H. Brandt Ayers Book Signing

04/24/2013 7:00 pm


Journalist and publisher H. Brandt Ayers' journey, as described in his new memoir In Love With Defeat: The Making of a Southern Liberal, takes him from the segregated Old South to covering the central scenes of the civil rights struggle, to editorship of his family's hometown newspaper, The Anniston StarHis is a journey that saw controversy and danger, violence, and civic leadership. 
The narrative includes figures such as US attorney general Robert Kennedy and features insights into Alabama governor George Wallace as he evolved over time. Ayers discusses the birth of the New South movement, the election of a Southern president, the undoing of his presidency, the end of the New South, and diplomatic and journalistic ventures in Russia, China, and South Africa. 
On Wednesday, April 24 at 7 p.m. Ayers will discuss and sign copies of his book at the Carter Presidential Library. A Cappella Books will have copies of the book for sale in the lobby. This event is free and open to the public.
H. Brandt Ayers
Ayers, the current publisher of the Anniston Star, graduated from the University of Alabama and later studied at Harvard and Columbia. He served as Washington correspondent for the Raleigh Times (now the Raleigh News & Observer) and covered Robert Kennedy's Justice Department for a news bureau serving newspapers in the South and the Southwest. He later led the Star during the civil-rights era. He was founder and president of the L. Q. C. Lamar Society, an institutional expression of the New South movement.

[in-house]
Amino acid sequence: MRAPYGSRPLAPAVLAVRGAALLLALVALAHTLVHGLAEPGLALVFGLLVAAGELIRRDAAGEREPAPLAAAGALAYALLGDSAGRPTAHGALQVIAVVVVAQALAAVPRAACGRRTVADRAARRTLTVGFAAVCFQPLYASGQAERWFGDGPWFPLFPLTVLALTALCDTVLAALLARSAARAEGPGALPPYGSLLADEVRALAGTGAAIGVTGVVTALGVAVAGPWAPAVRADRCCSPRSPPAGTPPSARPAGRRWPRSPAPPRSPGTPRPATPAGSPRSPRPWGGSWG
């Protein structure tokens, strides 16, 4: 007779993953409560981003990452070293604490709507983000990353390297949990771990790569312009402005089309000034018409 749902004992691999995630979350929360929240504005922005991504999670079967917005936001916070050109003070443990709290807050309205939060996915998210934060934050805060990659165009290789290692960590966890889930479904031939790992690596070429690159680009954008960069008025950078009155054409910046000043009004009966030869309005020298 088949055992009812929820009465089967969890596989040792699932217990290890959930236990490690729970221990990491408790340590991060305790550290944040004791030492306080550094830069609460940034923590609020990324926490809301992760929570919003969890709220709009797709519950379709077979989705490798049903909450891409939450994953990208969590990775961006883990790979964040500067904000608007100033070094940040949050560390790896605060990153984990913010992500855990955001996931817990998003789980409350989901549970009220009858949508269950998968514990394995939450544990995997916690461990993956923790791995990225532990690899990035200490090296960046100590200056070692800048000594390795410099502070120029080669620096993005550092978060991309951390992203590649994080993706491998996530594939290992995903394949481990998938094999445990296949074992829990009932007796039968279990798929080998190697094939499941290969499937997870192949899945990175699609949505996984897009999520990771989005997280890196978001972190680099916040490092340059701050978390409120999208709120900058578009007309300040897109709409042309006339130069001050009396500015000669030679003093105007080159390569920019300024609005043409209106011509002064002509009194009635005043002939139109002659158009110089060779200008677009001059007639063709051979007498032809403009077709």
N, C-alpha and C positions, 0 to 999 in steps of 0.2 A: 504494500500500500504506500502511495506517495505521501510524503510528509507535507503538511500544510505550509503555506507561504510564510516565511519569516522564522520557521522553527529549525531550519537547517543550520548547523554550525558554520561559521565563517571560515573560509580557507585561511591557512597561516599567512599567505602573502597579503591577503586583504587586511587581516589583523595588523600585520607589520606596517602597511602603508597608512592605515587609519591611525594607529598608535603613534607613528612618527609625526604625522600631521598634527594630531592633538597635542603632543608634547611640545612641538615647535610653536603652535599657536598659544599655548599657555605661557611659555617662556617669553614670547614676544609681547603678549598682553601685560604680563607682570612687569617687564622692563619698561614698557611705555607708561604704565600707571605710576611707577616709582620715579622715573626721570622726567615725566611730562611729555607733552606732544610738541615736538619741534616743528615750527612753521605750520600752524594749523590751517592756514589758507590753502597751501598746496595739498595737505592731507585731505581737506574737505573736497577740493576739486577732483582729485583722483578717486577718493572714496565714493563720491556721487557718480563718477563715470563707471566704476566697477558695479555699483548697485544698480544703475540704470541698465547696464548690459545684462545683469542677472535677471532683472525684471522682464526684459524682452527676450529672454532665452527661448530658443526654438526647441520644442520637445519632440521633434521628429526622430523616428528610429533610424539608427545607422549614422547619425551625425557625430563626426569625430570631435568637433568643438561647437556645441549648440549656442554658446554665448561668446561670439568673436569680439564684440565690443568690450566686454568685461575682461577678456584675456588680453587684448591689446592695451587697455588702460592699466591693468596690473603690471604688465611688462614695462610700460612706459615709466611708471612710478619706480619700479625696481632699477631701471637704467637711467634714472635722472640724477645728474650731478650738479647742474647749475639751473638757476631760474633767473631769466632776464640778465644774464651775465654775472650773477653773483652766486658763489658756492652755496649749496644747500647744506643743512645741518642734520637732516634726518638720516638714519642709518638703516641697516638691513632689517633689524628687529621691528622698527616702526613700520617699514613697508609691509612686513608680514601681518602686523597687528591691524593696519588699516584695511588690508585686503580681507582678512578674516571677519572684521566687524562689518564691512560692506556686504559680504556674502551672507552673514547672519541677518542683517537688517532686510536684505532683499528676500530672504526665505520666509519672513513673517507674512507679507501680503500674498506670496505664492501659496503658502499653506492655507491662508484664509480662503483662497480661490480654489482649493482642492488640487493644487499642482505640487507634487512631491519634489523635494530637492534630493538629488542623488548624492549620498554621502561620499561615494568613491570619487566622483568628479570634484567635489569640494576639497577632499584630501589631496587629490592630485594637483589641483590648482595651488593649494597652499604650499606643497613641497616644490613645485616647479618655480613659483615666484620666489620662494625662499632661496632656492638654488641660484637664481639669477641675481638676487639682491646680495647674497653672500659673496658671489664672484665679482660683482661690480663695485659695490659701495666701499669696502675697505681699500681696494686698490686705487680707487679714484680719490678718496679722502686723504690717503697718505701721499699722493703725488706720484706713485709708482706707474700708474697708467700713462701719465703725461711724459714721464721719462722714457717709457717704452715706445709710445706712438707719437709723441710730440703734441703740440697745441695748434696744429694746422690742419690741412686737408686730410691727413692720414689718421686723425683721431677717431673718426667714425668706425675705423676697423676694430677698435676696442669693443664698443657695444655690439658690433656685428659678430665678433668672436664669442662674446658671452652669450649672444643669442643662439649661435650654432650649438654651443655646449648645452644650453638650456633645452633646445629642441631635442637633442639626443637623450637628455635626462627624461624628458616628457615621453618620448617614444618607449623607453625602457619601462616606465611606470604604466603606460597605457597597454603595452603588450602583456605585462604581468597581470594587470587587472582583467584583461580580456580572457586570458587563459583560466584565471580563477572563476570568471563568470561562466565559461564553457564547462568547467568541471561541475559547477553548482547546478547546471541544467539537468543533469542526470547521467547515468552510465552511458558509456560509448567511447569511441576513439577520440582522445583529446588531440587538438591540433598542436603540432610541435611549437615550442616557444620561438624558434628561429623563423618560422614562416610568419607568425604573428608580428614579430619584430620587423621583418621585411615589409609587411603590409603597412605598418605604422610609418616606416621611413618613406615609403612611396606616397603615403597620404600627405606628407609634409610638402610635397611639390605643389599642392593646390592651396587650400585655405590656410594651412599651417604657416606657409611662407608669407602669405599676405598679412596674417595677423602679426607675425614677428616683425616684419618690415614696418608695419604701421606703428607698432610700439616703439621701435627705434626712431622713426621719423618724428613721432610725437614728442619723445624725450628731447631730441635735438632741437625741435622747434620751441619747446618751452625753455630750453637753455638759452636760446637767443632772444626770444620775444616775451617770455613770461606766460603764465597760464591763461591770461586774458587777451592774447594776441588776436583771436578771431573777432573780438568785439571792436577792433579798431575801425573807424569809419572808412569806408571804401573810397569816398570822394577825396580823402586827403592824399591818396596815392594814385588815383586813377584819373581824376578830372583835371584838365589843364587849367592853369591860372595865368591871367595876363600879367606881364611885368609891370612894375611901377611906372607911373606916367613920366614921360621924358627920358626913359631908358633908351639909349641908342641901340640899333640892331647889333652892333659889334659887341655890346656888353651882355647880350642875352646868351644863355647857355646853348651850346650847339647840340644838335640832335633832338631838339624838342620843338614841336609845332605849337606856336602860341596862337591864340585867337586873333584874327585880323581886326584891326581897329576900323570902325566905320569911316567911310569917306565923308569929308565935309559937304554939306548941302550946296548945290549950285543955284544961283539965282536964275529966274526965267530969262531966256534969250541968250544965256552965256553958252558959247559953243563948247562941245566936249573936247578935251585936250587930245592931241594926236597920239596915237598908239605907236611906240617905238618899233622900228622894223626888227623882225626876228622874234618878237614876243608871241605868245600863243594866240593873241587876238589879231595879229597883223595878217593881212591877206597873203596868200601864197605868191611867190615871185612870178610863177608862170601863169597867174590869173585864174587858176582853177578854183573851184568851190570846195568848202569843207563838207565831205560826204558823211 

Praise for In Love With Defeat: 


"...Ayers serves as a personable, insightful guide through his own life and times. I will add this memoir to my students' reading list of books by Southern journalists." --Ferrel Guillory, Professor of the Practice of Journalism and Director of the Program on Public Life, University of North Carolina

"Many of us southern liberals leave home and take our stand from a safe, bug-free distance. But Ayers has remained righteous in his time and place. He held his ground on the right side of history in print when it was dangerous to be on the wrong side of the regional status quo. That Ayers is one of the wittiest storytellers in the South which is to say, the universe makes this a pleasure as well an inspiration, a nuanced portrait of an individual struggling against the historic odds with honor and humor." --Diane McWhorter, Pulitzer Prize-winning author of Carry Me Home: Birmingham Alabama: The Climactic Battle of the Civil Rights Revolution








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